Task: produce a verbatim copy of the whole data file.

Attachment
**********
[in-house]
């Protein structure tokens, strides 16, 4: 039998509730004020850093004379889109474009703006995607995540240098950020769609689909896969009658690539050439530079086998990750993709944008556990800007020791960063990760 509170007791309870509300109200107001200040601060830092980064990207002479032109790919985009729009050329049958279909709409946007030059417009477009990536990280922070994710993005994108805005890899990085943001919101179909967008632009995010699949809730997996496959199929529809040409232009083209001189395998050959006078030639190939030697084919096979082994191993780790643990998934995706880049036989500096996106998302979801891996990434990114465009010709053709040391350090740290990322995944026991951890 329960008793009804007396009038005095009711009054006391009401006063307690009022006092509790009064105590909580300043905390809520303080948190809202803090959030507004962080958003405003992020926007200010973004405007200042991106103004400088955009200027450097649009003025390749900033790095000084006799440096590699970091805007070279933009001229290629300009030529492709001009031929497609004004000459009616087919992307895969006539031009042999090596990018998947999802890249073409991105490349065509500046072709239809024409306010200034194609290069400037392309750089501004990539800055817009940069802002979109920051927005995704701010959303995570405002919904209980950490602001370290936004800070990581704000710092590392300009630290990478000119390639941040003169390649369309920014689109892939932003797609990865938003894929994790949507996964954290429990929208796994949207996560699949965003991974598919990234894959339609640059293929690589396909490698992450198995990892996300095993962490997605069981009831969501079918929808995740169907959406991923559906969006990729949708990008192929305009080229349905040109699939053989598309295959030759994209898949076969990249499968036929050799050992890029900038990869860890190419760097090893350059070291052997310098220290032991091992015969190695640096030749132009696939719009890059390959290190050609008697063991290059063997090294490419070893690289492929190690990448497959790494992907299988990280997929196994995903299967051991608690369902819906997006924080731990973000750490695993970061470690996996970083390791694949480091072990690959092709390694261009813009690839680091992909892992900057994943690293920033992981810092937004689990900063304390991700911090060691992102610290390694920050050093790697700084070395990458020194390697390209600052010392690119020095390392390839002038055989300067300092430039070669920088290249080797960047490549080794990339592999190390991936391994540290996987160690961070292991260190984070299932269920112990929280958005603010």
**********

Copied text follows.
[in-house]
């Protein structure tokens, strides 16, 4: 039998509730004020850093004379889109474009703006995607995540240098950020769609689909896969009658690539050439530079086998990750993709944008556990800007020791960063990760 509170007791309870509300109200107001200040601060830092980064990207002479032109790919985009729009050329049958279909709409946007030059417009477009990536990280922070994710993005994108805005890899990085943001919101179909967008632009995010699949809730997996496959199929529809040409232009083209001189395998050959006078030639190939030697084919096979082994191993780790643990998934995706880049036989500096996106998302979801891996990434990114465009010709053709040391350090740290990322995944026991951890 329960008793009804007396009038005095009711009054006391009401006063307690009022006092509790009064105590909580300043905390809520303080948190809202803090959030507004962080958003405003992020926007200010973004405007200042991106103004400088955009200027450097649009003025390749900033790095000084006799440096590699970091805007070279933009001229290629300009030529492709001009031929497609004004000459009616087919992307895969006539031009042999090596990018998947999802890249073409991105490349065509500046072709239809024409306010200034194609290069400037392309750089501004990539800055817009940069802002979109920051927005995704701010959303995570405002919904209980950490602001370290936004800070990581704000710092590392300009630290990478000119390639941040003169390649369309920014689109892939932003797609990865938003894929994790949507996964954290429990929208796994949207996560699949965003991974598919990234894959339609640059293929690589396909490698992450198995990892996300095993962490997605069981009831969501079918929808995740169907959406991923559906969006990729949708990008192929305009080229349905040109699939053989598309295959030759994209898949076969990249499968036929050799050992890029900038990869860890190419760097090893350059070291052997310098220290032991091992015969190695640096030749132009696939719009890059390959290190050609008697063991290059063997090294490419070893690289492929190690990448497959790494992907299988990280997929196994995903299967051991608690369902819906997006924080731990973000750490695993970061470690996996970083390791694949480091072990690959092709390694261009813009690839680091992909892992900057994943690293920033992981810092937004689990900063304390991700911090060691992102610290390694920050050093790697700084070395990458020194390697390209600052010392690119020095390392390839002038055989300067300092430039070669920088290249080797960047490549080794990339592999190390991936391994540290996987160690961070292991260190984070299932269920112990929280958005603010």